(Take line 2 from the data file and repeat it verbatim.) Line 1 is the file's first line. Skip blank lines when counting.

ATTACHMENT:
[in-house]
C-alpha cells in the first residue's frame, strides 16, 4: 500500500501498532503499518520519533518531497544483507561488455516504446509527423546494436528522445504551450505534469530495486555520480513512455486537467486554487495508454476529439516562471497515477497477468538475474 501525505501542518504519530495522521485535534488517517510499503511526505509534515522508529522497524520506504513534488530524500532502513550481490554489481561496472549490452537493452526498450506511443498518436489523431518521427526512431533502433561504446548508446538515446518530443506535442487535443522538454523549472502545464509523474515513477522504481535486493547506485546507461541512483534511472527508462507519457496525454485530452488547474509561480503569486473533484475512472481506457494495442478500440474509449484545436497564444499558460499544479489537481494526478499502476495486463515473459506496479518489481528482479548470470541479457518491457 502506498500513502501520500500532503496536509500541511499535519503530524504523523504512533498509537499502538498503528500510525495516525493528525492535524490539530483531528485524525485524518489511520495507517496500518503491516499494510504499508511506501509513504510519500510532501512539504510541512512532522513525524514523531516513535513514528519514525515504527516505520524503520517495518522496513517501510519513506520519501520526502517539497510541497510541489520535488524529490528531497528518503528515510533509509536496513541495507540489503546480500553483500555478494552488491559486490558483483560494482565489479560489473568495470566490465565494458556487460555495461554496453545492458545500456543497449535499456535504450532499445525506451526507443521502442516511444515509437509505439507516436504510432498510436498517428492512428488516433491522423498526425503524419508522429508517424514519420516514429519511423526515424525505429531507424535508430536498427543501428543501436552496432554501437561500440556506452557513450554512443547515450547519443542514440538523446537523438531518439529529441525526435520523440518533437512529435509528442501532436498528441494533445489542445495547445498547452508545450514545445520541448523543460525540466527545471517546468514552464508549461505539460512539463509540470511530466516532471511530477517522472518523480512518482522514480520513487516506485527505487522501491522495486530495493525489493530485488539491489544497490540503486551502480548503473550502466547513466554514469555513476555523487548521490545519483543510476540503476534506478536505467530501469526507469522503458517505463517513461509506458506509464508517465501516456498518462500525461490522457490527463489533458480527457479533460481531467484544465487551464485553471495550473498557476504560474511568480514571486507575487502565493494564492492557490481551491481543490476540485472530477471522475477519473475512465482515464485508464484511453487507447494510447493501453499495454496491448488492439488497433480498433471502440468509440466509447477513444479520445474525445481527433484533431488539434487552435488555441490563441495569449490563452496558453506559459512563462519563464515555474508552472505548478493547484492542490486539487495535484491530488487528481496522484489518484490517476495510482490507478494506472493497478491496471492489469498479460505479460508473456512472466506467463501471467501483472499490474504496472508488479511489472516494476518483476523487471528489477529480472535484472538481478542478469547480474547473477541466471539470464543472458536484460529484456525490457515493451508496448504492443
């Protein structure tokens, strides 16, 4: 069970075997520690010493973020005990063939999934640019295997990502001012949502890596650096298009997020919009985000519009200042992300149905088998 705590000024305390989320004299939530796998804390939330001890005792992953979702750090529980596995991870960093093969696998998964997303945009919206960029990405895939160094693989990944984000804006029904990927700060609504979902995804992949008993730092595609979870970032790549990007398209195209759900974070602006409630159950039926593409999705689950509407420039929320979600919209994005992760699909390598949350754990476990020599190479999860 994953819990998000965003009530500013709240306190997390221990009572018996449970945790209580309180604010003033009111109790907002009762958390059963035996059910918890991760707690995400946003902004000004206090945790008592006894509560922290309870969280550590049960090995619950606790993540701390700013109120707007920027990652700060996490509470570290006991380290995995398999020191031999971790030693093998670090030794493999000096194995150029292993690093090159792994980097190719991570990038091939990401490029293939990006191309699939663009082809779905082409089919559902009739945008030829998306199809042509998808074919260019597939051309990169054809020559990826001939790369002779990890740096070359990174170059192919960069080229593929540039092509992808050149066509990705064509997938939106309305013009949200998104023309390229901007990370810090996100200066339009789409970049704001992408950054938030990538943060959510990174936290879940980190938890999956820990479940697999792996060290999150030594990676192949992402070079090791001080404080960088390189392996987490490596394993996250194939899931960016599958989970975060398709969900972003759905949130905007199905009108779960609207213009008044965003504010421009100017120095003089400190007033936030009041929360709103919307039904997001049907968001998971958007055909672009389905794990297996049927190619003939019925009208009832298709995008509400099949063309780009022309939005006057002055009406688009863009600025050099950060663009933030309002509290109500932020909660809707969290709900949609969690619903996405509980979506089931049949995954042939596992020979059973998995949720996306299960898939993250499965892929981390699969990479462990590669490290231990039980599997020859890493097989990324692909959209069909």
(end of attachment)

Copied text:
C-alpha cells in the first residue's frame, strides 16, 4: 500500500501498532503499518520519533518531497544483507561488455516504446509527423546494436528522445504551450505534469530495486555520480513512455486537467486554487495508454476529439516562471497515477497477468538475474 501525505501542518504519530495522521485535534488517517510499503511526505509534515522508529522497524520506504513534488530524500532502513550481490554489481561496472549490452537493452526498450506511443498518436489523431518521427526512431533502433561504446548508446538515446518530443506535442487535443522538454523549472502545464509523474515513477522504481535486493547506485546507461541512483534511472527508462507519457496525454485530452488547474509561480503569486473533484475512472481506457494495442478500440474509449484545436497564444499558460499544479489537481494526478499502476495486463515473459506496479518489481528482479548470470541479457518491457 502506498500513502501520500500532503496536509500541511499535519503530524504523523504512533498509537499502538498503528500510525495516525493528525492535524490539530483531528485524525485524518489511520495507517496500518503491516499494510504499508511506501509513504510519500510532501512539504510541512512532522513525524514523531516513535513514528519514525515504527516505520524503520517495518522496513517501510519513506520519501520526502517539497510541497510541489520535488524529490528531497528518503528515510533509509536496513541495507540489503546480500553483500555478494552488491559486490558483483560494482565489479560489473568495470566490465565494458556487460555495461554496453545492458545500456543497449535499456535504450532499445525506451526507443521502442516511444515509437509505439507516436504510432498510436498517428492512428488516433491522423498526425503524419508522429508517424514519420516514429519511423526515424525505429531507424535508430536498427543501428543501436552496432554501437561500440556506452557513450554512443547515450547519443542514440538523446537523438531518439529529441525526435520523440518533437512529435509528442501532436498528441494533445489542445495547445498547452508545450514545445520541448523543460525540466527545471517546468514552464508549461505539460512539463509540470511530466516532471511530477517522472518523480512518482522514480520513487516506485527505487522501491522495486530495493525489493530485488539491489544497490540503486551502480548503473550502466547513466554514469555513476555523487548521490545519483543510476540503476534506478536505467530501469526507469522503458517505463517513461509506458506509464508517465501516456498518462500525461490522457490527463489533458480527457479533460481531467484544465487551464485553471495550473498557476504560474511568480514571486507575487502565493494564492492557490481551491481543490476540485472530477471522475477519473475512465482515464485508464484511453487507447494510447493501453499495454496491448488492439488497433480498433471502440468509440466509447477513444479520445474525445481527433484533431488539434487552435488555441490563441495569449490563452496558453506559459512563462519563464515555474508552472505548478493547484492542490486539487495535484491530488487528481496522484489518484490517476495510482490507478494506472493497478491496471492489469498479460505479460508473456512472466506467463501471467501483472499490474504496472508488479511489472516494476518483476523487471528489477529480472535484472538481478542478469547480474547473477541466471539470464543472458536484460529484456525490457515493451508496448504492443